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Authority English Heritage
Other Ref Sm Cat. No. 77
Date assigned Thursday, June 23, 1938
Date last amended Thursday, April 21, 1994


REASONS FOR DESIGNATION High crosses, frequently heavily decorated, were erected in a variety of locations in the eighth, ninth and tenth centuries AD. They are found throughout northern England with a few examples further south. Surviving examples are of carved stone but it is known that decorated timber crosses were also used for similar purposes and some stone crosses display evidence of carpentry techniques in their creation and adornment, attesting to this tradition. High crosses have shafts supporting carved cross heads which may be either free-armed or infilled with a 'wheel' or disc. They may be set within dressed or rough stone bases called socles. The cross heads were frequently small, the broad cross shaft being the main feature of the cross. High crosses served a variety of functions, some being associated with established churches and monasteries and playing a role in religious services, some acting as cenotaphs or marking burial places, and others marking routes or boundaries and acting as meeting places for local communities. Decoration of high crosses divides into four main types: plant scrolls, plaiting and interlace, birds and animals and, lastly, figural representation which is the rarest category and often takes the form of religious iconography. The carved ornamentation was often painted in a variety of colours though traces of these pigments now survive only rarely. The earliest high crosses were created and erected by the native population, probably under the direction of the Church, but later examples were often commissioned by secular patrons and reflect the art styles and mythology of Viking settlers. Several distinct regional groupings and types of high cross have been identified, some being the product of single schools of craftsmen. There are fewer than 50 high crosses surviving in England and this is likely to represent only a small proportion of those originally erected. Some were defaced or destroyed during bouts of iconoclasm during the 16th and 17th centuries. Others fell out of use and were taken down and reused in new building works. They provide important insights into art traditions and changing art styles during the early medieval period, into religious beliefs during the same era and into the impact of the Scandinavian settlement of the north of England. All well-preserved examples are identified as nationally important. This cross shaft in All Saints' churchyard is a very fine example of an Anglo-Scandinavian high cross with extremely well-preserved decoration which includes stylised faunal depictions. DETAILS The monument is a Grade I Listed high cross comprising a shouldered gritstone cross shaft mortared onto a modern base. Originally a cross head would have surmounted the shaft but was not found when the shaft was unearthed from a field in Two Dales in the 19th century. It is also likely that the shaft was originally set into a socle or stone cross base. This is indicated by the squared-off undecorated section at the bottom of the shaft which would have slotted into a socket. The shaft is sandstone and tapers quite sharply towards the shoulder. It is of rectangular section and measures 44cm by 30cm at the base and 23cm by 19cm at the shoulder. Above the shoulder is part of a line of cable-moulding. All four faces of the shaft are highly decorated. The ornament is framed by flat-band mouldings which edge the angles of the shaft. Within these frames each face is divided into either two or three panels, all of which contain varying types of interlace and plaiting decoration which, stylistically, appear influenced by Viking art-forms suggesting that the cross dates to the late ninth or tenth century AD. Two panels, occupying the top and bottom of the east face respectively, contain what appear to be stylised bird forms. The shaft is 159cm high and the cross would have been approximately 2m-3m tall with its head and socle. Following its discovery, the shaft stood in the grounds of The Holt in Two Dales until being removed to All Saints' churchyard for safekeeping. SELECTED SOURCES Book Reference - Author: Pevsner, N - Title: The Buildings of England: Derbyshire - Date: 1953 - Page References: 110 - Type: DESC TEXT Article Reference - Author: Heathcote, J.P. - Date: 1961 - Journal Title: Derbyshire Archaeological Journal - Volume: 81 - Page References: 137 - Type: DESC TEXT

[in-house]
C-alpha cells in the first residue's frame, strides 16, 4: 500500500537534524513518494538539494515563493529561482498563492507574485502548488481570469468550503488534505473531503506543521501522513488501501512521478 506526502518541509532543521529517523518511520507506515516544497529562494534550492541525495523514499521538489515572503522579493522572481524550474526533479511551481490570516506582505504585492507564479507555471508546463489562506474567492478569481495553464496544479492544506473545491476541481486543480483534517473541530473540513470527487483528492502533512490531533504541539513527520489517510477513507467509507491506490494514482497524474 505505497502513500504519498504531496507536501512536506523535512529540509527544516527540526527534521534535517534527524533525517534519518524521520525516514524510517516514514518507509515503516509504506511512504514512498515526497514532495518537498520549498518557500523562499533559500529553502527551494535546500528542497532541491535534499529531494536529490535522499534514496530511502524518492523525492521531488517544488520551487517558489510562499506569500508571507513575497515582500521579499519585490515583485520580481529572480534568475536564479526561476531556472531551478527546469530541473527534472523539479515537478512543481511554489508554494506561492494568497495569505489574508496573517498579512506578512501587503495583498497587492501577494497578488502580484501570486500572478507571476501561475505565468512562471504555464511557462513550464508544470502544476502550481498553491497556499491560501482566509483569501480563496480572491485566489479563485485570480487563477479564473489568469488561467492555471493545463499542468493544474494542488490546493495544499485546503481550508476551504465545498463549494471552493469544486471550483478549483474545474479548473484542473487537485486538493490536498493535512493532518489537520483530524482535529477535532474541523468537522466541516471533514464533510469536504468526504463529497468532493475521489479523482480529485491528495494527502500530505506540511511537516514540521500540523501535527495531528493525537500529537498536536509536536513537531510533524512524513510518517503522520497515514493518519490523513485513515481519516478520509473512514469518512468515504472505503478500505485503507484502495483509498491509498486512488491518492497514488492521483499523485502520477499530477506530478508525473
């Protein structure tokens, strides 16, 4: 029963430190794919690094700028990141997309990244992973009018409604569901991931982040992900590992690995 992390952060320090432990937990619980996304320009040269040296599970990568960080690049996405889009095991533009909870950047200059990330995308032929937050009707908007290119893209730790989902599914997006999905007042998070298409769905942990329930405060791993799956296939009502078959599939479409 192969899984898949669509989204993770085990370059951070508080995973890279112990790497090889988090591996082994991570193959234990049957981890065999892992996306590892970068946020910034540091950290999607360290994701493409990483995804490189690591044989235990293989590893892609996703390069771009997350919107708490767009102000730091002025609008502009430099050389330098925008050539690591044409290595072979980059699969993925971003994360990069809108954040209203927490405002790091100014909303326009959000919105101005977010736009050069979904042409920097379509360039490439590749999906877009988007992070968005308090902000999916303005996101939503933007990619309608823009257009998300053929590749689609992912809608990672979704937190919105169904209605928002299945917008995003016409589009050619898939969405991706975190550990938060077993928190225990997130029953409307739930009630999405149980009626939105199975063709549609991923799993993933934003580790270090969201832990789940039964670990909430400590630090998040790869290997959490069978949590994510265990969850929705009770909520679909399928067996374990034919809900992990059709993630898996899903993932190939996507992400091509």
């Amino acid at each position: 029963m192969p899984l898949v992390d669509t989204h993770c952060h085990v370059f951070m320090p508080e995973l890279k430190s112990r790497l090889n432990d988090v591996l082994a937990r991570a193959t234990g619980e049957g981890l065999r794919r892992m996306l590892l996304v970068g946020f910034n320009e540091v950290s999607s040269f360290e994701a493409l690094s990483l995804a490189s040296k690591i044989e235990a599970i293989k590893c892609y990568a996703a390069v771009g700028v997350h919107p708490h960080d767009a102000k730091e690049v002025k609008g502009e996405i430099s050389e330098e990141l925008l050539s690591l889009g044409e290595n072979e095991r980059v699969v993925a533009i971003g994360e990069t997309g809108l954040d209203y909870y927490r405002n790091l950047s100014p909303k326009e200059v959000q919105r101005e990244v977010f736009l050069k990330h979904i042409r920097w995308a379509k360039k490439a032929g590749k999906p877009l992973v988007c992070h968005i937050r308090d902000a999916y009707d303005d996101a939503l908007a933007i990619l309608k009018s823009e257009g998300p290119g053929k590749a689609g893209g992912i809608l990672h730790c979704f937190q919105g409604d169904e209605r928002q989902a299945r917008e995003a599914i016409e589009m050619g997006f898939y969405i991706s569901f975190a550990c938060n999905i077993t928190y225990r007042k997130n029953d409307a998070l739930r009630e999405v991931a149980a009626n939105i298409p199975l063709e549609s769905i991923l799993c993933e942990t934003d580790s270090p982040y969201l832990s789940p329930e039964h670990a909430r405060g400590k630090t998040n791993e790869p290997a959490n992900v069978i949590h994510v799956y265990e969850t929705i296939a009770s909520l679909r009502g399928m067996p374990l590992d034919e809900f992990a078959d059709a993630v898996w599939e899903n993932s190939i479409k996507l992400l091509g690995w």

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Sources (1)

  • Scheduling record: English Heritage. 1938. Scheduling notification: Anglo-Scandinavian high cross from Two Dales, Darley, now in the churchyard of All Saints' Church. List entry no. 1008618. SM Cat. No. 77.



Grid reference Centred SK 2154 6845 (10m by 10m)
Map sheet SK26NW

Related Monuments/Buildings (1)

Record last edited

Mar 18 2015 4:44PM

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